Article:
Our regional representatives are our link to our local scientific communities.
JULY 2018: CALL FOR REGIONAL REPS IN OTAGO AND MANAWATU
After many years of service, our regional reps for Otago and Manawatu have stepped down. If anyone would like to volunteer to be a rep for either of these regions, please let us know. It doesn't take a lot of time, but our reps are an important presence for us at the local level, and play a big part in growing/maintaining our membership numbers. Thanks to Kathryn (Manawatu) for stepping in until we can find someone longer-term!
Ivan attained his undergraduate degree in Chemistry at the University of Oxford, as a member of St Peter’s College. He completed a DPhil in the laboratories of Profs Christopher J. Schofield FRS and Timothy D. W. Claridge, during which he applied NMR spectroscopy to study enzymes from an extended family of non-haem iron oxygenases that use 2-oxoglutarate as a cosubstrate. After his DPhil he spent a further two years in the same group as a postdoctoral research assistant, working on a variety of projects ranging from protein-ligand interactions, enzyme mechanisms, biocatalysis and enzyme inhibition. He has also spent time as a visitor in the laboratory of Dr Isabelle Landrieu at the Université Lille 1, during which he utilised biomolecular NMR techniques to study protein dynamics. Since September 2014, Ivan has been part of the University of Auckland. He is currently a Senior Lecturer in Chemical Biology.
I started my working life as a technician, worked through an NZCS in Chemistry, followed by BSc(Hons) and PhD in Biochemistry, Massey University, Palmerston North. After a post doc at the Sir William Dunn School of Pathology, University of Oxford, I returned to Massey to take up a position as a lecturer in Biochemistry, in the then Department of Chemistry and Biochemistry. I have always had a keen interest in supporting post graduate students and have been post graduate director in the Institute of Fundamental Sciences for some time. I have taught a range of courses in Biochemistry, Molecular Biology and Genetics and my main research interest has been (and still is) based around the rare genetic disorder Malignant Hyperthermia (MH). I developed an IANZ accredited diagnostic service for MH from my research efforts which started with manual Sanger sequencing and running gels, through a range of kinetic PCR diagnostic methods and finally whole exome sequencing. I have been a regional rep and secretary for the NZSBMB before as well as editor of New Zealand Bioscience. I put my hand up to fill the gap (temporarily) for Manawatu as I think it is important for all the centers to be represented and fly the flag for Biochemistry and Molecular Biology in New Zealand.
Wellington: Prof. David Ackerley
I am a molecular microbiologist and enzyme engineer, with a primary focus on discovery, characterisation, engineering and application of useful bacterial enzymes, and of novel antibiotics to counter the spread of multi-drug resistant bacteria. My particular speciality is in tailoring enzyme activities by directed evolution - a powerful approach for enzyme engineering that applies Darwinian evolutionary principles at a single-gene level, using iterative rounds of focused mutagenesis followed by artificial selection of enhanced variants to improve desirable activities. One of the coolest things about that approach is that if you have designed your system sufficiently well, you don’t necessarily need to understand how your enzyme works to achieve some very useful outcomes, which can in turn shed light on key mechanistic details. One of the less cool things is that, as with Aladdin’s genie, you need to be very precise about what you wish for – if things can go wrong, they probably will! But they say we learn more from our mistakes than our successes, so there’s that.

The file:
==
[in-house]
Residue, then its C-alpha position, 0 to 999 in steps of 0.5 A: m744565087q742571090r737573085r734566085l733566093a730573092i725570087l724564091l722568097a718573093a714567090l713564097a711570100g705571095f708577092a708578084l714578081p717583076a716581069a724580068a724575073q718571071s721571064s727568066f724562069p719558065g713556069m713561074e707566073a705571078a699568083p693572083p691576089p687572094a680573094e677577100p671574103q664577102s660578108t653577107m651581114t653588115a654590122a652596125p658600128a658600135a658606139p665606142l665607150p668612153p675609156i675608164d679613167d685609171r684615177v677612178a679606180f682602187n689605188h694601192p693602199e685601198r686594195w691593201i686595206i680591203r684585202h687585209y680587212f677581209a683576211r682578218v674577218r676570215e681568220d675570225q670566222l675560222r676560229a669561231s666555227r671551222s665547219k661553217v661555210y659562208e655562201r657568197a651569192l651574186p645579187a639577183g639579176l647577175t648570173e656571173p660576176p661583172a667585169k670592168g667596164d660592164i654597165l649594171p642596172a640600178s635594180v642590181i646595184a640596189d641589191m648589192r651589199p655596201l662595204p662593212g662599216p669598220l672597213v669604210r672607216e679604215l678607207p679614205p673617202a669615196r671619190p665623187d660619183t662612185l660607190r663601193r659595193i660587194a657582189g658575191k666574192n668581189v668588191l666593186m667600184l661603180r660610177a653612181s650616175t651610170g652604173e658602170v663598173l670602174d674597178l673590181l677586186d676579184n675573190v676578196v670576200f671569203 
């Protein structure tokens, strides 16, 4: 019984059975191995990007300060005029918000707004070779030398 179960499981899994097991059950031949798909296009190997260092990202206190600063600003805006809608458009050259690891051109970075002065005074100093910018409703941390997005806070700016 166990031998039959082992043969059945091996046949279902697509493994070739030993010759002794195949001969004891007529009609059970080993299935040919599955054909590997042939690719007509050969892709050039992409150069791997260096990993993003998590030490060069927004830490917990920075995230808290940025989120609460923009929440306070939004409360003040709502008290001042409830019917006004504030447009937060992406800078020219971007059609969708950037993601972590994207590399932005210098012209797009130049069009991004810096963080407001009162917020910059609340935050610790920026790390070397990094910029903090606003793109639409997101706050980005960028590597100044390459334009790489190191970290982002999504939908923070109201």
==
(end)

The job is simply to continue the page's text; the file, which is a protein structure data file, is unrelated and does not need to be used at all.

Christchurch: Prof. Margreet Vissers
Most of my current research revolves around determining the biological functions of vitamin C (ascorbate), which is widely considered to be an important natural antioxidant. However, ascorbate is also an essential co-factor for a family of enzymes, the 2-oxoglutarate-dependent dioxygenases, which control many biological processes, ranging from the stress response to hypoxia, to the regulation of epigenetic enzymes. These processes are important in cancer and we are investigating the contribution of ascorbate to cancer growth as a result of its co-factor activity for these enzymes. We are planning clinical trials to determine the impact of ascorbate on the processes involved in cancer cell biology.
Margreet is the Associate Dean of Research in Pathology at University of Otago (Christchurch).
Please contact us if you are interested in being our regional rep for Otago!
Waikato: Dr. Joanna Hicks
I am a molecular biologist and biochemist with a strong interest in all things to do with RNA. I received my PhD in Biochemistry and Molecular Biology in 2011 investigating toxin-antitoxin systems in Mycobacteria. I subsequently spent three years as a post-doc at the University of Cambridge in the Department of Biochemistry, researching transcription and post-transcriptional regulation in the remnant chloroplast of malaria. My current research looks at transcriptional regulation and metabolism in pathogenic bacteria such as Neisseria gonorrhoeae and Mycobacterium tuberculosis and enzyme engineering for RNA based biotechnology applications.